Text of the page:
I fell down on the job with the Feast of St. Joseph the Worker on May 1, which all you vodouisants probably already knew. He is considered a patron of fathers, of carpenters, of workers, and of social justice.
May 15 was the feast of St. Dymphna. St. Dymphna is very popular with Roman Catholics as a saint to invoke for cases of madness and epilepsy. She was said to have lived in the 7th century in Ireland and fled to Gheel with her confessor from a very troubled home life. She was caught and beheaded by her father, a pagan chieftan who thought incest was just fine. Epileptics, the insane, and the possessed have been cured at her tomb. Some folks call on her for protection and healing for those threatened by or who have survived incest.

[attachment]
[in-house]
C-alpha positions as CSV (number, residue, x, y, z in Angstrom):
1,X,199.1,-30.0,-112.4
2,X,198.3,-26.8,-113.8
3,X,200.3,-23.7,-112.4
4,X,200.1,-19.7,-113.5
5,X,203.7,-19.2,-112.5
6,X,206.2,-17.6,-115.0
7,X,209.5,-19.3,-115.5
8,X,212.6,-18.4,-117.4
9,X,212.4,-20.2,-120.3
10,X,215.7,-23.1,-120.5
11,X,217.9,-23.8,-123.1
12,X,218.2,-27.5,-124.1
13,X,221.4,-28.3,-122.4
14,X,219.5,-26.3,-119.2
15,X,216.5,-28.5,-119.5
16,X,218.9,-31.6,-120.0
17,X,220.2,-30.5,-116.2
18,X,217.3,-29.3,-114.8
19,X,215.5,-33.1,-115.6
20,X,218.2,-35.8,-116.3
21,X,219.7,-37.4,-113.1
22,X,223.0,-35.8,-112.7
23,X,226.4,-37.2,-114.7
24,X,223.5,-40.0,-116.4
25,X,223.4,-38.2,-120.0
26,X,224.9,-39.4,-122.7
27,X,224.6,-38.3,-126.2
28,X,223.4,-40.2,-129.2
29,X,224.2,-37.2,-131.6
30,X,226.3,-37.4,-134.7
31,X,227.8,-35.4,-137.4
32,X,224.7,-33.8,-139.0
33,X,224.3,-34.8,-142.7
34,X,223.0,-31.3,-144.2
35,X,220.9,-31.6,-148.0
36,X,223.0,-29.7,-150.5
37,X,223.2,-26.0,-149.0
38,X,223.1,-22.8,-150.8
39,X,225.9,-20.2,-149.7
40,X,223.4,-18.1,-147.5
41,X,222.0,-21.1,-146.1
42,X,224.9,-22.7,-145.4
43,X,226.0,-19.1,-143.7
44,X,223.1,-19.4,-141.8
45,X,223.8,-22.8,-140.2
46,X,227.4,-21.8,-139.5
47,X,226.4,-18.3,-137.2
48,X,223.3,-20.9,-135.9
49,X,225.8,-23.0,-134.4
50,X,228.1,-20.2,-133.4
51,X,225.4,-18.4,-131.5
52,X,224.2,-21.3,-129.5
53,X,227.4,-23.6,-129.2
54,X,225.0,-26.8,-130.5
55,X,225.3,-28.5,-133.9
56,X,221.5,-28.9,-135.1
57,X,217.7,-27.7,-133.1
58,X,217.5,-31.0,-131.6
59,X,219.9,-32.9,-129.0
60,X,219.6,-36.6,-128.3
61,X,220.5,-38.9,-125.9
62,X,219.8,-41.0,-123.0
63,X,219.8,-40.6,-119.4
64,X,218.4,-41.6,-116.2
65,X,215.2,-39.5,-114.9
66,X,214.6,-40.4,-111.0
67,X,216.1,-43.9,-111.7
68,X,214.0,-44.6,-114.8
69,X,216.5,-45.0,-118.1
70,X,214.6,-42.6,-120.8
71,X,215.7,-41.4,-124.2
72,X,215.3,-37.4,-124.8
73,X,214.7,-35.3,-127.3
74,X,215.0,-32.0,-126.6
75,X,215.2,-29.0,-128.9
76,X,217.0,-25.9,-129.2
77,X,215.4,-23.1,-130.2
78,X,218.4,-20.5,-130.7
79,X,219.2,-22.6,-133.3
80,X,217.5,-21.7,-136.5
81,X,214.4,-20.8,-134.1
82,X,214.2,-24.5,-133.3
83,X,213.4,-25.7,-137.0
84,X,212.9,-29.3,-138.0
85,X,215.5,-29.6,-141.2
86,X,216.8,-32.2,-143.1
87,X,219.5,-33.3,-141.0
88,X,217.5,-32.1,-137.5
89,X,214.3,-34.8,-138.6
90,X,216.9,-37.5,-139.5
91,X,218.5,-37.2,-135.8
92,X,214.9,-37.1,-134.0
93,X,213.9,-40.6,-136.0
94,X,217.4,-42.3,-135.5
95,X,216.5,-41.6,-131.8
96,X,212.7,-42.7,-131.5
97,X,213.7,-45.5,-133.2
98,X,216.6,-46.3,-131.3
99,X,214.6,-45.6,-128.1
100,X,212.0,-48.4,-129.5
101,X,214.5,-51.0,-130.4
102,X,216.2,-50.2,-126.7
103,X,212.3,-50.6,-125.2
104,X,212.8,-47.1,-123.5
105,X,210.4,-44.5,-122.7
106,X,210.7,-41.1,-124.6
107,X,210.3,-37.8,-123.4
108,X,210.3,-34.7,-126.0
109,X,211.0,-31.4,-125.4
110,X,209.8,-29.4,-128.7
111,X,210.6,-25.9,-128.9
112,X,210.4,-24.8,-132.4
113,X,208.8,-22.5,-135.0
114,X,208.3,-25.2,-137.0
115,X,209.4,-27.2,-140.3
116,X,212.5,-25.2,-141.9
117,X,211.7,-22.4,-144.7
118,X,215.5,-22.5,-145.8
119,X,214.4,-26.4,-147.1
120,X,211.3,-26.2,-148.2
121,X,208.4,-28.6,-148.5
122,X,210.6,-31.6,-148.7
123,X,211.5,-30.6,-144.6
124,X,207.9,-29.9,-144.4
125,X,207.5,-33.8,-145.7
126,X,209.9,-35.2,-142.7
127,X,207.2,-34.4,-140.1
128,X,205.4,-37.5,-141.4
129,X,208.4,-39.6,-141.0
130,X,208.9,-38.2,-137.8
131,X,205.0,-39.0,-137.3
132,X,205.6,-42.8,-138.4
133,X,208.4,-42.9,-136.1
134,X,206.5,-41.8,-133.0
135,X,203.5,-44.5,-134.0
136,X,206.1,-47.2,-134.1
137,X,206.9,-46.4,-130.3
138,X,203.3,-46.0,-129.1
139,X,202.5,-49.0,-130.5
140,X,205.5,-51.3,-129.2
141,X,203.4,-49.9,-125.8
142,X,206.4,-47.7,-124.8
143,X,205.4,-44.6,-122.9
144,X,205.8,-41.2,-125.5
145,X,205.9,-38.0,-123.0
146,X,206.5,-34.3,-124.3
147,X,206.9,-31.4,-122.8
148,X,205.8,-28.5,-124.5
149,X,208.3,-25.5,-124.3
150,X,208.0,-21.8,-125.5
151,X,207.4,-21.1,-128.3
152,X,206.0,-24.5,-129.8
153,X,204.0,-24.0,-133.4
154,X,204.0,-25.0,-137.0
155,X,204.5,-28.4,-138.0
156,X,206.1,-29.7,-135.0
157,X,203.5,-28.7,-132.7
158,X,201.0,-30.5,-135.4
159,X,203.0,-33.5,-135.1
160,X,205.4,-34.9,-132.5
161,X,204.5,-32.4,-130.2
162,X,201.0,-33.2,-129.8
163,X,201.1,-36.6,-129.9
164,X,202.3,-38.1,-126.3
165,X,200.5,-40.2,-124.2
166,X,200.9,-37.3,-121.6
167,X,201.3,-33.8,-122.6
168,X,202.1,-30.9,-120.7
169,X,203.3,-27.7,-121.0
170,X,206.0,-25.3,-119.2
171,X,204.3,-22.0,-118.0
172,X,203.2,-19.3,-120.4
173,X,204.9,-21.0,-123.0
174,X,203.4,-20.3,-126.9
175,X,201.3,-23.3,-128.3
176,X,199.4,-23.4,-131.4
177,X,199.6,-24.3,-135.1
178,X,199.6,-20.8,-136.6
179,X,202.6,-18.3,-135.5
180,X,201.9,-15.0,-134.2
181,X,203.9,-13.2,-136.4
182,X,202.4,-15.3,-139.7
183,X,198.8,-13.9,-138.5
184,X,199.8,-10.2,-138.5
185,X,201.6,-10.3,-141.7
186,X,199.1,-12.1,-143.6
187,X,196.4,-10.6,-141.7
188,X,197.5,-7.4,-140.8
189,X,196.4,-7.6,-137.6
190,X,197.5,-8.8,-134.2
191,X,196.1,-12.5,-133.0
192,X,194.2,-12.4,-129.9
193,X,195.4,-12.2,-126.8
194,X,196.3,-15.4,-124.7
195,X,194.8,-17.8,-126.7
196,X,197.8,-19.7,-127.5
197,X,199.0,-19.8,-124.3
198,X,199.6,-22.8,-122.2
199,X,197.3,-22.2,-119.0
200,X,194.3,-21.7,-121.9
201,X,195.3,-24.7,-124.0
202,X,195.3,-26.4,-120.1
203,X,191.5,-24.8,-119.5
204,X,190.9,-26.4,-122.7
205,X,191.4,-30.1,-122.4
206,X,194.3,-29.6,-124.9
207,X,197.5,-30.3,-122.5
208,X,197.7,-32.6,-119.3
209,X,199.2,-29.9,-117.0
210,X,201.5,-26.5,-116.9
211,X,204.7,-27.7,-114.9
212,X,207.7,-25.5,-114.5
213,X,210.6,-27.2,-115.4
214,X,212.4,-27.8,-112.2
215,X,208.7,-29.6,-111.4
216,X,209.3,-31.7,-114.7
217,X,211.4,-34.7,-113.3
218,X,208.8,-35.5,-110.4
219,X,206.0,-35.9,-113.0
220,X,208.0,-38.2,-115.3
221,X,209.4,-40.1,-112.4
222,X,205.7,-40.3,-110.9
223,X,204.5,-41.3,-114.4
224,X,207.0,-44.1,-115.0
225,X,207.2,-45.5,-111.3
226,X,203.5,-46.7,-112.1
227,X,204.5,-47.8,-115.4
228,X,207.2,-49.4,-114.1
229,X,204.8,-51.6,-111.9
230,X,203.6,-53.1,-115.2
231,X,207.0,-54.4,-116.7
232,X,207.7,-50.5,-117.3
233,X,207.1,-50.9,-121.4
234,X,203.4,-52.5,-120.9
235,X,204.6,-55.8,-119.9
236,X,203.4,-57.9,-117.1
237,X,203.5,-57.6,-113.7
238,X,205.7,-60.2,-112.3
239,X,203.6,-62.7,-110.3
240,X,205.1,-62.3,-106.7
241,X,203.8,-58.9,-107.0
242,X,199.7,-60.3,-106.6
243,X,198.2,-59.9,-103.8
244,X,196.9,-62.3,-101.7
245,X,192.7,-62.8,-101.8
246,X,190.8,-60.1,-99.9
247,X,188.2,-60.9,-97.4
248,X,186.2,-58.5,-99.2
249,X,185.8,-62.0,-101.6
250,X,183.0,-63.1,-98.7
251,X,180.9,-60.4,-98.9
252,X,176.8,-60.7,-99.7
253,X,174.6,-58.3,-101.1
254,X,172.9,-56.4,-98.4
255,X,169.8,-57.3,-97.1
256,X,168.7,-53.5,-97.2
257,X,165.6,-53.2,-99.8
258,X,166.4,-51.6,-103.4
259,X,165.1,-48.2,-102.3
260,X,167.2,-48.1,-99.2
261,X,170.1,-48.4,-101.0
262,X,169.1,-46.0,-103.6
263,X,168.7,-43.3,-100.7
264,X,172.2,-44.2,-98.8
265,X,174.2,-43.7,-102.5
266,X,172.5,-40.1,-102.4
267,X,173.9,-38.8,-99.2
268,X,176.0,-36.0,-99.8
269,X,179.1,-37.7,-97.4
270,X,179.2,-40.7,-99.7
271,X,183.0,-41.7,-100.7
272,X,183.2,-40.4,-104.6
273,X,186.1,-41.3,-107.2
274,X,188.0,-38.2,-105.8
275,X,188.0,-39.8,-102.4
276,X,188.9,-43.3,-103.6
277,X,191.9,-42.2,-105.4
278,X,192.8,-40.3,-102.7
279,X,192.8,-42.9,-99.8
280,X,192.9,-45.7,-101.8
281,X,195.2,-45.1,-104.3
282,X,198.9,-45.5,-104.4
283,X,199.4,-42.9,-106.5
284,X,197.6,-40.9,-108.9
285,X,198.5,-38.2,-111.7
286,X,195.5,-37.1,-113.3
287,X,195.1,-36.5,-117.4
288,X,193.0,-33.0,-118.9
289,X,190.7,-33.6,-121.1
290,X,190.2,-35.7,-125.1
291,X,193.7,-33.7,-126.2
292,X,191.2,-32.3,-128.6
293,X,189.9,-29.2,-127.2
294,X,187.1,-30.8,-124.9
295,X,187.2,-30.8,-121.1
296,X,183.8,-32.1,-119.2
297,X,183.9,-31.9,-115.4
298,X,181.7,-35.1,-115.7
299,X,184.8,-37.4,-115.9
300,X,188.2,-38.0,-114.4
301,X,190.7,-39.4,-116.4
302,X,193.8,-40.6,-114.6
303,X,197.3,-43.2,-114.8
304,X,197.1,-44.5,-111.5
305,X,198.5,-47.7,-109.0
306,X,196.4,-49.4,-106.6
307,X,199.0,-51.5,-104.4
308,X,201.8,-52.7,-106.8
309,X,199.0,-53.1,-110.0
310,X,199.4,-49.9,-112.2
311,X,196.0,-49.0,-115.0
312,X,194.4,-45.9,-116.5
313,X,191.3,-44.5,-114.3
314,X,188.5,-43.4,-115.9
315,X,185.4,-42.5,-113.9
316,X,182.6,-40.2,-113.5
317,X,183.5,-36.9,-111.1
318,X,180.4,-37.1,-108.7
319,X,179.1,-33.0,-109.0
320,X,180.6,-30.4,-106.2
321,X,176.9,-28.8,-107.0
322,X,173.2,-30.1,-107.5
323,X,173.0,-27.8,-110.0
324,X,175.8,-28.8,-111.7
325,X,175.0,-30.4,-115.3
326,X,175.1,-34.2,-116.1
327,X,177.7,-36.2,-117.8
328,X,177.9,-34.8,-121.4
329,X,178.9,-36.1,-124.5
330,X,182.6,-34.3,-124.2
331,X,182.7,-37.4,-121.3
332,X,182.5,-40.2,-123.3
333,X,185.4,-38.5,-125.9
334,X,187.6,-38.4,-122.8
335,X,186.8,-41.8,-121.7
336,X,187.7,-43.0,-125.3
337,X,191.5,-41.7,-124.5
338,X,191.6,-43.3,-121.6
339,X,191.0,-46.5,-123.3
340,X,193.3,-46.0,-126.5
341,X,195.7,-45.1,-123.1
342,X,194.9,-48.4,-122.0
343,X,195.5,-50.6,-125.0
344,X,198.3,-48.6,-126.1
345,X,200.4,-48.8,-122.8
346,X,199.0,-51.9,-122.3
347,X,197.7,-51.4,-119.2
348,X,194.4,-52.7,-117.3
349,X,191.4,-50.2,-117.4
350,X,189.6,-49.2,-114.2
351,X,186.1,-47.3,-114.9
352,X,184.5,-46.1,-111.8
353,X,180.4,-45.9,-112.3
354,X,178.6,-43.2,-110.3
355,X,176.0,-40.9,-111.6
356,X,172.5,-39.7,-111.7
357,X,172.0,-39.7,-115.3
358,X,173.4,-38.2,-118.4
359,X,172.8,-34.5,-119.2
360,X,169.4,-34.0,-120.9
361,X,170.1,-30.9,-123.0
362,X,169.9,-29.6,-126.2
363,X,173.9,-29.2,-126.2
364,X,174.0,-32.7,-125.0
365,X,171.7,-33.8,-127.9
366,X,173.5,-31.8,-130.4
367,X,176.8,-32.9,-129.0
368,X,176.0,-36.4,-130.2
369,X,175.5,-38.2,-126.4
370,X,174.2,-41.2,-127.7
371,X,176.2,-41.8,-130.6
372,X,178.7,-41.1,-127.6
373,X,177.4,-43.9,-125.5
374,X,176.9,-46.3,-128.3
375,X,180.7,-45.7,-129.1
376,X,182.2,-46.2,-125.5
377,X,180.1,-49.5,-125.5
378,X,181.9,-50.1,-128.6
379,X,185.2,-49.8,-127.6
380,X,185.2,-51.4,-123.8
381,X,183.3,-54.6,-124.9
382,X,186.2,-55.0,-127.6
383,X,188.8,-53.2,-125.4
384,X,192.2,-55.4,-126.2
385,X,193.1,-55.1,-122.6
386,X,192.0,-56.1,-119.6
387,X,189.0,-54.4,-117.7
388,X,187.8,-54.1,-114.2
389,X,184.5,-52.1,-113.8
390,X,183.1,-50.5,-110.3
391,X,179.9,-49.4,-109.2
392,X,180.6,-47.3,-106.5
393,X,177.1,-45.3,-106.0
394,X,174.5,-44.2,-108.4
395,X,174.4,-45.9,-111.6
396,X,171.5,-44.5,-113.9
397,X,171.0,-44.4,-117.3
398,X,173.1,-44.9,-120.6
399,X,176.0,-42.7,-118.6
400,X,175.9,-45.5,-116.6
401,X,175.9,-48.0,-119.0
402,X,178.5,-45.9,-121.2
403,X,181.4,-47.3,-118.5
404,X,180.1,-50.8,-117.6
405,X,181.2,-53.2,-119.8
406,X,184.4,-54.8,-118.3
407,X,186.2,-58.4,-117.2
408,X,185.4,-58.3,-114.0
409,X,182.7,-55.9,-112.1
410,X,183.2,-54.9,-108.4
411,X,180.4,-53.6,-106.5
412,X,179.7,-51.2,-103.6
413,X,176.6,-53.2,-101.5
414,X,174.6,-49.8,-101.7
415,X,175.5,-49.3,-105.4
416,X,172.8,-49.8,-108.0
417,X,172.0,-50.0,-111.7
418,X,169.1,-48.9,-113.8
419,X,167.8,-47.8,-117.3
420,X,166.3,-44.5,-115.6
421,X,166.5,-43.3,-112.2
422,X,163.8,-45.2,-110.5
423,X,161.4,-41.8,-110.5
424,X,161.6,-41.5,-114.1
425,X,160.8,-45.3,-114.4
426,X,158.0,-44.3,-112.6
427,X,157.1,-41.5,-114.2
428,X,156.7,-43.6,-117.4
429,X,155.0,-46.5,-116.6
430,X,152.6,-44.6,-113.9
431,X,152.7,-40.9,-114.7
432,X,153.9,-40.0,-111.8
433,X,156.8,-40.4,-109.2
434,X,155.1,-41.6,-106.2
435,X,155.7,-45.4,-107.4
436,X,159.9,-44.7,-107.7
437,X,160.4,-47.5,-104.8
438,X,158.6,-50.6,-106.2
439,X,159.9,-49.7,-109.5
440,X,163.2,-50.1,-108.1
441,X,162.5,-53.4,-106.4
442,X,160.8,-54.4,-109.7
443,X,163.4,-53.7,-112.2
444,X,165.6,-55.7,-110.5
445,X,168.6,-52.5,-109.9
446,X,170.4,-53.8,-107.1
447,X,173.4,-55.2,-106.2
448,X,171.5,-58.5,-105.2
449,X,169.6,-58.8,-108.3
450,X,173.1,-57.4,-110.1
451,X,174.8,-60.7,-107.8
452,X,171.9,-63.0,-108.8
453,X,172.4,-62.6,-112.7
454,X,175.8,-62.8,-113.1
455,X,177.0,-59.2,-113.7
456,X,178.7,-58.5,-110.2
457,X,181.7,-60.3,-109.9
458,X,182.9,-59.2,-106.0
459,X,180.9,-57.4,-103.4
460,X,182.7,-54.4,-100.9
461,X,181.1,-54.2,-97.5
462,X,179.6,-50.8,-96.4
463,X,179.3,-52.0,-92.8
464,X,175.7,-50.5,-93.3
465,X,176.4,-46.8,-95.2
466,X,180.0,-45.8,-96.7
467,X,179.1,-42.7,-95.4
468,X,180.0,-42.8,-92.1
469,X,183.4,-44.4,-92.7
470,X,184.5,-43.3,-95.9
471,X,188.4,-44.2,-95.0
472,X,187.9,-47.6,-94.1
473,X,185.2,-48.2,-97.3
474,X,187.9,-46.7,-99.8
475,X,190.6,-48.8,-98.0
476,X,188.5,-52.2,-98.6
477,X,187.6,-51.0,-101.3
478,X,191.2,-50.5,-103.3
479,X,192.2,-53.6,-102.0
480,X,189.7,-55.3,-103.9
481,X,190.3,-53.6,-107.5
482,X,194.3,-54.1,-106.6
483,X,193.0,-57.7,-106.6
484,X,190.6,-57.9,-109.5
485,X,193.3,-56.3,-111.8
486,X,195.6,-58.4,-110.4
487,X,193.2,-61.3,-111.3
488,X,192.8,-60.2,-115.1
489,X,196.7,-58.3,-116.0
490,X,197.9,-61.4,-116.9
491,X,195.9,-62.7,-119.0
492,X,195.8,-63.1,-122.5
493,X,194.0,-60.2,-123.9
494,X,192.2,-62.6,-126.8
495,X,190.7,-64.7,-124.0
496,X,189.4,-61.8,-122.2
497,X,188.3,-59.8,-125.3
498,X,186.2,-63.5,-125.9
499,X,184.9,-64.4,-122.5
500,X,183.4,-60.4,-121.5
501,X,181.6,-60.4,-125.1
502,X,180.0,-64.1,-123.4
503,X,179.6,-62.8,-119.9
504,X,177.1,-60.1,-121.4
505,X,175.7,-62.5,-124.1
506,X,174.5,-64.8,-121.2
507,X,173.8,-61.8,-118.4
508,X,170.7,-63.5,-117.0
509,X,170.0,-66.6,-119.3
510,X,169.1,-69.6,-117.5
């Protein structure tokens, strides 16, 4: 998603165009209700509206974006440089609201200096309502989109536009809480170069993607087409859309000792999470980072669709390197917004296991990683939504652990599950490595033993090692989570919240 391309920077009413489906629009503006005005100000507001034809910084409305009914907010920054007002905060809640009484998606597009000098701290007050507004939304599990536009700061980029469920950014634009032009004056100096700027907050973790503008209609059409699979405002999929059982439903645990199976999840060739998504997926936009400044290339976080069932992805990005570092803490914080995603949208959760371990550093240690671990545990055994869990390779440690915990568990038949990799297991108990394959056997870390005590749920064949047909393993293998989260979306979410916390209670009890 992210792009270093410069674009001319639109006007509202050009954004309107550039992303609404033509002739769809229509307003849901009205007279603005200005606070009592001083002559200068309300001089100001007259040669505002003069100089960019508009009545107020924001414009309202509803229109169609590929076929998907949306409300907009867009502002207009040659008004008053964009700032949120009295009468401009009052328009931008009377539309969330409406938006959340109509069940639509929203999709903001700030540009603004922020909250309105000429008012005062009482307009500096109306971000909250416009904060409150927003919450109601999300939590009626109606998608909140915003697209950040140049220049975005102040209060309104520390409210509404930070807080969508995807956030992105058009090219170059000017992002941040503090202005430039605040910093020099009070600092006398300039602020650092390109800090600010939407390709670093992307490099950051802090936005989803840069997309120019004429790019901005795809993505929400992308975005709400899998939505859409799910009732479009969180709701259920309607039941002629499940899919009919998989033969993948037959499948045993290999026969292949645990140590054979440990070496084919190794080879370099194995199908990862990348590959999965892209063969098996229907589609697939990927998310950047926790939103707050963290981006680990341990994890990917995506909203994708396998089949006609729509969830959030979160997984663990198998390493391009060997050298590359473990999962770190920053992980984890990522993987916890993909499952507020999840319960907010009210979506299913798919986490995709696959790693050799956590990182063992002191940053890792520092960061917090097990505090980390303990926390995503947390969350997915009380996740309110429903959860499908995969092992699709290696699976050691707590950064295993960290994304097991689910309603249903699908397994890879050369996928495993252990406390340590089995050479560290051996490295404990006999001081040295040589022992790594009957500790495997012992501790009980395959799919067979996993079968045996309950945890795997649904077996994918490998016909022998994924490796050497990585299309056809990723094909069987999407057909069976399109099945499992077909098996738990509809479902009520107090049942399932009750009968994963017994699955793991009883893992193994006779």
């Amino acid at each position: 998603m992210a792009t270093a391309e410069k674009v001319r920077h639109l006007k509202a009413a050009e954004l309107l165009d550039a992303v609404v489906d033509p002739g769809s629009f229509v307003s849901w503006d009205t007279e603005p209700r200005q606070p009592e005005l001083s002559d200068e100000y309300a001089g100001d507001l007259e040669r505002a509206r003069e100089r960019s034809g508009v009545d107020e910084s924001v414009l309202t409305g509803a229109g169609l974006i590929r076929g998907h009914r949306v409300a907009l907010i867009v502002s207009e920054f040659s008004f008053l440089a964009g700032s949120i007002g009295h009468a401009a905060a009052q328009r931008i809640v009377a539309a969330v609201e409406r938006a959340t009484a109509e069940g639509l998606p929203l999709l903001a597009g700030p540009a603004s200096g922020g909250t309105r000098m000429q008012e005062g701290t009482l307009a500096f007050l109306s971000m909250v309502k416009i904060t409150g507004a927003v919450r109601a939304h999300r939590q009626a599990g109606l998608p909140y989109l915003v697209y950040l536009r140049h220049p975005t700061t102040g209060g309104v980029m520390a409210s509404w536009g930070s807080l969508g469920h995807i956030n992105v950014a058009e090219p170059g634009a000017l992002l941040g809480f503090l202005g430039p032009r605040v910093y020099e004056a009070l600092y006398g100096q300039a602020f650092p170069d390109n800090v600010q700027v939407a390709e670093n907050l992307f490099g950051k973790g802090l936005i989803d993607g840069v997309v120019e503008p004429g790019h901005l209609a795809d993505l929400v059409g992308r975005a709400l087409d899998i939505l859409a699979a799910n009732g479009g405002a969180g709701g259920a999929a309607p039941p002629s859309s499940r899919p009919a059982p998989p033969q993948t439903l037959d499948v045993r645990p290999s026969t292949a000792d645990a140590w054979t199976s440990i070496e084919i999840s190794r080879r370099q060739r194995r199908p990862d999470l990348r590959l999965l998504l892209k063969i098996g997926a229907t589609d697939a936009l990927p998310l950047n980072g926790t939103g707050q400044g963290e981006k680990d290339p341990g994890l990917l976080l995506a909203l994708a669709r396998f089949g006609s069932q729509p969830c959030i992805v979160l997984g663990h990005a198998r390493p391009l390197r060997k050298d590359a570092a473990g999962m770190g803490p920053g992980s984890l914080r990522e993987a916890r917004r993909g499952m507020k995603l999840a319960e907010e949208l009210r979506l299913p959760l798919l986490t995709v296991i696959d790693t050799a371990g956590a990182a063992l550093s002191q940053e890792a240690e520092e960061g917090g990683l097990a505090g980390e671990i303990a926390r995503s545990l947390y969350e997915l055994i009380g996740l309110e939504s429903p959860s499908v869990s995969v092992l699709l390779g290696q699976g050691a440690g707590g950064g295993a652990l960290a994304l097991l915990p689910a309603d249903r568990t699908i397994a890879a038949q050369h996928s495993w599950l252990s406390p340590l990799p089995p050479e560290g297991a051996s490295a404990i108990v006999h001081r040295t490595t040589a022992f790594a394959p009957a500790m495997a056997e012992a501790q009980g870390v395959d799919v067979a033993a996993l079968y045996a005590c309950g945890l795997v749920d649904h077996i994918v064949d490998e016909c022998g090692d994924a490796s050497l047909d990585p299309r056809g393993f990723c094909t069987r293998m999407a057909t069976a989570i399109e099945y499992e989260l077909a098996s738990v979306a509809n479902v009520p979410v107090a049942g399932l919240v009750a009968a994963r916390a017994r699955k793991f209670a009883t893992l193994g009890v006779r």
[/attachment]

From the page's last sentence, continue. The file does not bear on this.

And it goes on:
May 25 is the feast of the Venerable Bede. The Venerable Bede is not wildly popular in folk Catholic tradition. I mention him because my day job has a lot to do with English literature and I’m particularly interested in Anglo-Saxon literature, so the Venerable Bede is an important figure to me. I recommend that writers, teachers, translators, and historians call on him for patronage.
The 27th is the feast of St. Augustine of Canterbury. He was the first Archbishop of Canterbury and the so-called “Apostle of the English.” Pope Gregory sent him to evangelize to the English in 596. Again, historically important but not frequently called on in the folk tradition, but I can’t let the 27th slide without mentioning him!